certification authorities (CAs).  It doesn't really matter what
   either party wants the other party to use, since the other party is
   not the one issuing the certificates.

   In this discussion, the term "certificate" does not necessarily mean
   a PKIX certificate.  Instead, it means any message that binds an
   identity to a public key, where the message is signed by a trusted
   third party.  This can be non-PKIX certificates or other types of
   cryptographic identity-binding structures that may be used in the

   The question of specifying cryptographic functions is only relevant
   if one party has multiple certificates or signatures with different
   cryptographic functions.  In this section, the terms "proposer" and
   "chooser" have a different meaning than in the previous section.

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   Here, both parties act as proposers of the identity they want to use
   and the certificates with which they are backing up that identity,
   and both parties are choosers of the other party's identity and

   Some protocols allow the proposer to send multiple certificates or
   signatures, while other protocols only allow the proposer to send a
   single certificate or signature.  Some protocols allow the proposer
   to send multiple certificates but advise against it, given that
   certificates can be fairly large (particularly when the CA loads the
   certificate with lots of information).

   IKEv1 and IKEv2 allow both parties to list all the certificates that
   they want to use.  [PKI4IPsec] proposes to restrict this by saying
   that all the certificates for a proposer have to have the same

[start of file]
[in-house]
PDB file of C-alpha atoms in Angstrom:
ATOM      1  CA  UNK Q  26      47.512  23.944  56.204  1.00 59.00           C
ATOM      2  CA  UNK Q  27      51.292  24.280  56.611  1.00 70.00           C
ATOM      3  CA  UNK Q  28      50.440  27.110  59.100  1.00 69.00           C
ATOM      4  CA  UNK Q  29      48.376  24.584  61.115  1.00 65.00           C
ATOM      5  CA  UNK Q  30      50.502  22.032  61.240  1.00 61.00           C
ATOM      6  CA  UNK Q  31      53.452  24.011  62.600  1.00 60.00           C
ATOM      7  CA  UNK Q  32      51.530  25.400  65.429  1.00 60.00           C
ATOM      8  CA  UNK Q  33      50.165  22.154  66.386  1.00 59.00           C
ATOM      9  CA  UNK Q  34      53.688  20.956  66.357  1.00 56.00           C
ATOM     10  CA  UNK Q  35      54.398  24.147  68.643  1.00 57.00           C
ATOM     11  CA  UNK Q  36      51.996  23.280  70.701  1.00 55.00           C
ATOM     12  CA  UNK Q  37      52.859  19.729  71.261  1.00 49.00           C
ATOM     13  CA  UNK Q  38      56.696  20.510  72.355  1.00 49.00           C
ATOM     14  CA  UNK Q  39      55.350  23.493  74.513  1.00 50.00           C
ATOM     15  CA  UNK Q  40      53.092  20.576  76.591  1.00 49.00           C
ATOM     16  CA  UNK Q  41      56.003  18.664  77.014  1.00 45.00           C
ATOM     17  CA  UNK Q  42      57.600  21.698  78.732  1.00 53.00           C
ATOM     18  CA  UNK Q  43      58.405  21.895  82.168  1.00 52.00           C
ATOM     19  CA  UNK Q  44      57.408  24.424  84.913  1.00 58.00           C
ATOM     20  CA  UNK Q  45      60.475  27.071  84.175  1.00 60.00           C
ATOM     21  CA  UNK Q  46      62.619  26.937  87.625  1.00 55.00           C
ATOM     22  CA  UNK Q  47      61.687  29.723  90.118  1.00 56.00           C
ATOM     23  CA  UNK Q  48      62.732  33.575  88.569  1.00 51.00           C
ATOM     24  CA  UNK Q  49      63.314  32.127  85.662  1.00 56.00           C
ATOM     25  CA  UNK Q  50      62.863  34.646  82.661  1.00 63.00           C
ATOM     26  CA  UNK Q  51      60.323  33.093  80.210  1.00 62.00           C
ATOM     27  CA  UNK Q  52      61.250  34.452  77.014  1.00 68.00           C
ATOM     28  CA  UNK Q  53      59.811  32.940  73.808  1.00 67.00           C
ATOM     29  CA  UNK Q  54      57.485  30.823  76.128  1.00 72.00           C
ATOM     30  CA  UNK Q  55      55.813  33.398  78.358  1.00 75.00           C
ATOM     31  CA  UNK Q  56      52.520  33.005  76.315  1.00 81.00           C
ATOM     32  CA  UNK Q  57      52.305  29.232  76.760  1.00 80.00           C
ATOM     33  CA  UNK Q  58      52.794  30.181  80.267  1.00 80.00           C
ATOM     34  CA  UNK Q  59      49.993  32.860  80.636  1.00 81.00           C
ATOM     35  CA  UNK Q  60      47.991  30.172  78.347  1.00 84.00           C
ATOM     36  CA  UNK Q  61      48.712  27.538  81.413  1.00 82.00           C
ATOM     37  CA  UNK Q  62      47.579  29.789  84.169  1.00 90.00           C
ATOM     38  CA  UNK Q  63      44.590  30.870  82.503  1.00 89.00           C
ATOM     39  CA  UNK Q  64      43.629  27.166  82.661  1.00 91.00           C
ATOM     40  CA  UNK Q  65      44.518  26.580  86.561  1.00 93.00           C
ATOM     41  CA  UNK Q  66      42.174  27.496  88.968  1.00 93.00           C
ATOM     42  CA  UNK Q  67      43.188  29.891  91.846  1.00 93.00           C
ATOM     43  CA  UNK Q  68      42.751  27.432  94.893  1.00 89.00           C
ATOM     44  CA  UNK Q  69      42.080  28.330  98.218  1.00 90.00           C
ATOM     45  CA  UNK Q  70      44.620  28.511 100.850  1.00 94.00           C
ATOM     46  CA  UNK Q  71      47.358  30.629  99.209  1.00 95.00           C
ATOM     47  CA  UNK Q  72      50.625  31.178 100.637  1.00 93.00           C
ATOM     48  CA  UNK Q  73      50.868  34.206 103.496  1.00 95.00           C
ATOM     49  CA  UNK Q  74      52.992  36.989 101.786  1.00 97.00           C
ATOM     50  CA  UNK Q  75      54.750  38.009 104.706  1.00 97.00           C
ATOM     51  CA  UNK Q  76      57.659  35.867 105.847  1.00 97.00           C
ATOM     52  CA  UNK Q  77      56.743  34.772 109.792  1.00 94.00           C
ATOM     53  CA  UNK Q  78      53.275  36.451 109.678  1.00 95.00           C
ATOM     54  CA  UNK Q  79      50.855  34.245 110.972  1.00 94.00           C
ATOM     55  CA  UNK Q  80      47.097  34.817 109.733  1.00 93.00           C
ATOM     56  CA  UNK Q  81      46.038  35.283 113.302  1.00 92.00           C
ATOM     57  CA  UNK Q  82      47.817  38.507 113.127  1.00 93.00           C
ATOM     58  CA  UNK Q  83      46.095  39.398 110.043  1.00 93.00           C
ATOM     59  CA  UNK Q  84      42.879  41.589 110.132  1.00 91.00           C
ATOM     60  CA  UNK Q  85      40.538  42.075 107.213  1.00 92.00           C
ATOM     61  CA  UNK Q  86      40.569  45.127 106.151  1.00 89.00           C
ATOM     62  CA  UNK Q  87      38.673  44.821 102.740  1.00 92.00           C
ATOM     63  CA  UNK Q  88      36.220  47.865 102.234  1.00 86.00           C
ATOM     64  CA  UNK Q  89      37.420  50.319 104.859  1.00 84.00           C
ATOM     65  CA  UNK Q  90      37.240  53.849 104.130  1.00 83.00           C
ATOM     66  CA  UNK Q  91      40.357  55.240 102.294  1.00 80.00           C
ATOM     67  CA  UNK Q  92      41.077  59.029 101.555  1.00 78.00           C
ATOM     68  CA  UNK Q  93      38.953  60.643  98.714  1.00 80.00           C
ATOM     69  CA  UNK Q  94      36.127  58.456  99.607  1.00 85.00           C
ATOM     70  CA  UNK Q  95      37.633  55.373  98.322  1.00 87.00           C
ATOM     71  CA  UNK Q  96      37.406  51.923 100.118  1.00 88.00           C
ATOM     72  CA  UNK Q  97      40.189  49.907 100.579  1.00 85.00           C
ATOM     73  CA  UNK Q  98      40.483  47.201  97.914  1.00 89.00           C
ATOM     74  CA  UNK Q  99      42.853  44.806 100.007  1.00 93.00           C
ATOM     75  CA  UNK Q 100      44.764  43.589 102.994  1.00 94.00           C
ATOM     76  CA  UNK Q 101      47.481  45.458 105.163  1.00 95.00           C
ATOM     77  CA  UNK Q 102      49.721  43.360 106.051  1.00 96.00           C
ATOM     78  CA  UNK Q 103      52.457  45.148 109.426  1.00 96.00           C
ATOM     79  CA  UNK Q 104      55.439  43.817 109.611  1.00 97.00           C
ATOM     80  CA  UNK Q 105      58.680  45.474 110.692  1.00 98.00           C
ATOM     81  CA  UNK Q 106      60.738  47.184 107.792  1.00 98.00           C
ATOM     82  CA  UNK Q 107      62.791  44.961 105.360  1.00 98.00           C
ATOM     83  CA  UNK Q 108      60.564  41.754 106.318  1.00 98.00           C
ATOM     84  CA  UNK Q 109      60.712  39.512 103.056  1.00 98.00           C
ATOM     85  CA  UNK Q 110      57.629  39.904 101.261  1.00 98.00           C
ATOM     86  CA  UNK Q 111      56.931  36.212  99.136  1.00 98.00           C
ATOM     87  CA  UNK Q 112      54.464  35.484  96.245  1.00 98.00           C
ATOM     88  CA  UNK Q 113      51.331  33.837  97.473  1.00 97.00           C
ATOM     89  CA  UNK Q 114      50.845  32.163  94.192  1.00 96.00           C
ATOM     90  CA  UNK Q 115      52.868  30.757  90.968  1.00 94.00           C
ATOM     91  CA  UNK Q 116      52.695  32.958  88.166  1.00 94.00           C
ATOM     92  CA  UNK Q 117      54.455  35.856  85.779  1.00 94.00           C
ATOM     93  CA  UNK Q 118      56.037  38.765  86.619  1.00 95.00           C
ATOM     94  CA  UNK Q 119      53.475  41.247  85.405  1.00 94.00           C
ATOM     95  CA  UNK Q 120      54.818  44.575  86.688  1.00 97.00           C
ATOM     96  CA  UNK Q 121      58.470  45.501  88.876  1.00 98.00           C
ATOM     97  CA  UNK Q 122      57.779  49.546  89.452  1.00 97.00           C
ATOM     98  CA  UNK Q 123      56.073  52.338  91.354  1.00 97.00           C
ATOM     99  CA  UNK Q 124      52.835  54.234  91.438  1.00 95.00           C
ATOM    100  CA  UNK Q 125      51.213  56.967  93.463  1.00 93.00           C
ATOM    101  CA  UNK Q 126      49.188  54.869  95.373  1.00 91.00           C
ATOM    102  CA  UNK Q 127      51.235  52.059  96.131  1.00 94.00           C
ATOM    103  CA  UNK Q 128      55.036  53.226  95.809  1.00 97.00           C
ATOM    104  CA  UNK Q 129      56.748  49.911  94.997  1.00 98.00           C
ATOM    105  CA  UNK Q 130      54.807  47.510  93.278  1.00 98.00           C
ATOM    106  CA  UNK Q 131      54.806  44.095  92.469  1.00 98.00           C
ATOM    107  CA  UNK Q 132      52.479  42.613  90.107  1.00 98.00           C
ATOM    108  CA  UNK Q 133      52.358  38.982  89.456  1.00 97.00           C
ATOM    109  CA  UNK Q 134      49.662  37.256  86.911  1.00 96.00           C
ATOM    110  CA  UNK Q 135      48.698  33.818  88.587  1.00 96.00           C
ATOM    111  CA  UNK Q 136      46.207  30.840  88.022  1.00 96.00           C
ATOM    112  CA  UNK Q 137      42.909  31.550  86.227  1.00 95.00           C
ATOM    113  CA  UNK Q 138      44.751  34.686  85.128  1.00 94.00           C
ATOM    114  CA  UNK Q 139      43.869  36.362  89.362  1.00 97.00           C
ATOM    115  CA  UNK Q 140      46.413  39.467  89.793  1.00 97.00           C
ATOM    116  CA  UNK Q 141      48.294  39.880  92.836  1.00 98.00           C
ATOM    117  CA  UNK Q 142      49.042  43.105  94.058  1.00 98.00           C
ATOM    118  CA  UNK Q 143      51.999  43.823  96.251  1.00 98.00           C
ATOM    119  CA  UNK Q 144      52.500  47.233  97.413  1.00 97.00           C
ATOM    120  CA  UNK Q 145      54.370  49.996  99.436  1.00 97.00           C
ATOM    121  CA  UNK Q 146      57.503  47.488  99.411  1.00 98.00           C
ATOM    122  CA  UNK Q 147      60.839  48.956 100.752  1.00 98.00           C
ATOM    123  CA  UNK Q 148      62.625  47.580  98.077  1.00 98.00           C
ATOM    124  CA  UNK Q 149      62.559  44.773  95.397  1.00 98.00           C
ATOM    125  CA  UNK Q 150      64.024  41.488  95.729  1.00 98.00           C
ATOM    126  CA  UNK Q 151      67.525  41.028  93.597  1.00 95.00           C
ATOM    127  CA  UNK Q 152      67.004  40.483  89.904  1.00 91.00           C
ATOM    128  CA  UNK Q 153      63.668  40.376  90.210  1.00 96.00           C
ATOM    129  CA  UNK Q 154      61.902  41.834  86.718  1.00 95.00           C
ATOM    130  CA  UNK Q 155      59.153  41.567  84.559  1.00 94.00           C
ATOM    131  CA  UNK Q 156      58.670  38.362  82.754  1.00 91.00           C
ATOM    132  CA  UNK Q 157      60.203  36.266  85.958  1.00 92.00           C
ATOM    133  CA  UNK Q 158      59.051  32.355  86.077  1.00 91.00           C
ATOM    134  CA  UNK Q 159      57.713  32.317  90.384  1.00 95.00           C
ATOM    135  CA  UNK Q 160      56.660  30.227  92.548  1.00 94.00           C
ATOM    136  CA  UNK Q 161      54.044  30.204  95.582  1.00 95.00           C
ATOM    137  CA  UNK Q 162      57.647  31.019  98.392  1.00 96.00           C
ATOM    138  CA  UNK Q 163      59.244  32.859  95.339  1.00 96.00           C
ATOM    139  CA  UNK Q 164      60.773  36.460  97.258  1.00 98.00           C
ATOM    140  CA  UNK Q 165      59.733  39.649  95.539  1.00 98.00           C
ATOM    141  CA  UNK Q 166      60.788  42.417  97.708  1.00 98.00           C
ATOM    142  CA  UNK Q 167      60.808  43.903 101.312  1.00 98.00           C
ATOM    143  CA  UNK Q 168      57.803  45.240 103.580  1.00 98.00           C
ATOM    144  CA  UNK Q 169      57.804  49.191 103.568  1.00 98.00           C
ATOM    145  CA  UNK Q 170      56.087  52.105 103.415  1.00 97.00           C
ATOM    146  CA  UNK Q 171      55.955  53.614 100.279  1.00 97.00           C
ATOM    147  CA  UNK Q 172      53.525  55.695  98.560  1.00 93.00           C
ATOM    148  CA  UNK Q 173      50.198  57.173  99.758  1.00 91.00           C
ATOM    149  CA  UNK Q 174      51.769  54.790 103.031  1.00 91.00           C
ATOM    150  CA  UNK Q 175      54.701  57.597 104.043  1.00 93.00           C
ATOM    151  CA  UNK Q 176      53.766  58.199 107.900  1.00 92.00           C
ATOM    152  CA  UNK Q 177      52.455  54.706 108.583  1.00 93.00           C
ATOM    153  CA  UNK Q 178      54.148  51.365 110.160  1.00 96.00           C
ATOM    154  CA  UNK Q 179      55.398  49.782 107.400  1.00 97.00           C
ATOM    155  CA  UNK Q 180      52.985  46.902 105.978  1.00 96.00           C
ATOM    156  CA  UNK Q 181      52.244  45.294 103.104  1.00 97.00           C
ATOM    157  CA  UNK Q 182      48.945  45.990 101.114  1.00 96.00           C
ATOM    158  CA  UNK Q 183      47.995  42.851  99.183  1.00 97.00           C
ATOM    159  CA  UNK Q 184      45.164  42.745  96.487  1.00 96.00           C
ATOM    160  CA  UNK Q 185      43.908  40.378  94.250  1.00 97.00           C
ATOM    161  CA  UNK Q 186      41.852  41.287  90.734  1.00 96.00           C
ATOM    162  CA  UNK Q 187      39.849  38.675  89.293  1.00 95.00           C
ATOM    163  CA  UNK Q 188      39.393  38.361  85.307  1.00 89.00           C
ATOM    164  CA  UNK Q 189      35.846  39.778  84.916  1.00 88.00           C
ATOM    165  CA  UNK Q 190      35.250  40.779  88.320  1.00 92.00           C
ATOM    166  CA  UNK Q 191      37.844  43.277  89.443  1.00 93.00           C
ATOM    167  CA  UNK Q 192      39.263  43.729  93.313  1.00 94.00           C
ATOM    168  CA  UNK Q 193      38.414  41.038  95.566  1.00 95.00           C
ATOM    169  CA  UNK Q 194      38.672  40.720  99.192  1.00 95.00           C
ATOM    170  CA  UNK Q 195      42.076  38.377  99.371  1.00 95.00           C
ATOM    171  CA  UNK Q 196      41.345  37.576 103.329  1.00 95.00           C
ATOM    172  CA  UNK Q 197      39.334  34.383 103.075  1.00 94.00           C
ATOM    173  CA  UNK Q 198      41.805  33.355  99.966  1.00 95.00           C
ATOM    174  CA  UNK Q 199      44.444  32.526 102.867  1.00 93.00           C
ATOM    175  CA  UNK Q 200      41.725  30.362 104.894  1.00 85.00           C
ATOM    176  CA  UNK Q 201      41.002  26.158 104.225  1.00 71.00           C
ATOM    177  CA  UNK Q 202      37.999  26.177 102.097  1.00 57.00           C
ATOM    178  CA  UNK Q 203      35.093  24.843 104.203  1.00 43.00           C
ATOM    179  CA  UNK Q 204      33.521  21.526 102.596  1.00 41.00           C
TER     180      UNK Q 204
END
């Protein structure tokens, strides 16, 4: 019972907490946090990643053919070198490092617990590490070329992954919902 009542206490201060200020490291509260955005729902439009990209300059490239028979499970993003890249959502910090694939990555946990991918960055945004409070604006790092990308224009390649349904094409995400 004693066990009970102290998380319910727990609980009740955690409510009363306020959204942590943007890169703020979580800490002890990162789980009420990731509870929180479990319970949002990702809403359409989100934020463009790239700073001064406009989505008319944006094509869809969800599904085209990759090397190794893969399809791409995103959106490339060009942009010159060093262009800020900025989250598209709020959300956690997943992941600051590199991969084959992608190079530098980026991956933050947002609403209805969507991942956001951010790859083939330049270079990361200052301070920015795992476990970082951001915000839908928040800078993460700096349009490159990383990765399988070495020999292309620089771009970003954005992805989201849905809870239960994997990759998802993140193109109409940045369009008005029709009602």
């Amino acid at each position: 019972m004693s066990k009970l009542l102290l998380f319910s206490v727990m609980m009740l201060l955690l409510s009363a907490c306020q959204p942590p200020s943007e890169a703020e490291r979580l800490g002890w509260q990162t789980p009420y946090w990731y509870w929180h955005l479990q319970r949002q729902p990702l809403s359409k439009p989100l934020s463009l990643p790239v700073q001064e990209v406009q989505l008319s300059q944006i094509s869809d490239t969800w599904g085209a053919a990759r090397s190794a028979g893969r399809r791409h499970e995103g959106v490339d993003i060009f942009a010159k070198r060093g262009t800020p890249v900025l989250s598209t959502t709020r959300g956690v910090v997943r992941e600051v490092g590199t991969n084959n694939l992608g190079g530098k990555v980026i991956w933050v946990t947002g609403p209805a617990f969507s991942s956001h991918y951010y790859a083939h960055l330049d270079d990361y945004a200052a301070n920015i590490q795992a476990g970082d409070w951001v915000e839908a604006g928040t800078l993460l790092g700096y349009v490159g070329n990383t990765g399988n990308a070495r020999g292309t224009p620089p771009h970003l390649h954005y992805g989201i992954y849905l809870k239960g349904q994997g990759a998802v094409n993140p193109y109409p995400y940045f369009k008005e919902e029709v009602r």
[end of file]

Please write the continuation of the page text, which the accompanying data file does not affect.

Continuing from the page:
6.  Suggested Changes

   In investigating how protocols use hash functions, the IETF is
   looking at (at least) two areas of possible changes to individual
   protocols: how the IETF might need to change the protocols, and how
   implementors of current protocols might change what they do.  This
   section describes both of these areas with respect to IKEv1, IKEv2,
   and IPsec.

6.1.  Suggested Changes for the Protocols

   Protocols might need to be changed if they rely on the collision-
   resistance of particular hash functions.  They might also need to be
   changed if they do not allow for the agreement of hash functions
   because it is expected that the "preferred" hash function for
   different users will change over time.

   IKEv1 and IKEv2 already allow for the agreement of hash functions for
   both IKE and IPsec, and thus do not need any protocol change.

   IKEv1 and IKEv2, when used with public key authentication, already
   allow each party to send multiple PKIX certificates, and thus do not
   need any protocol change.

   There are known weaknesses in PKIX with respect to collision-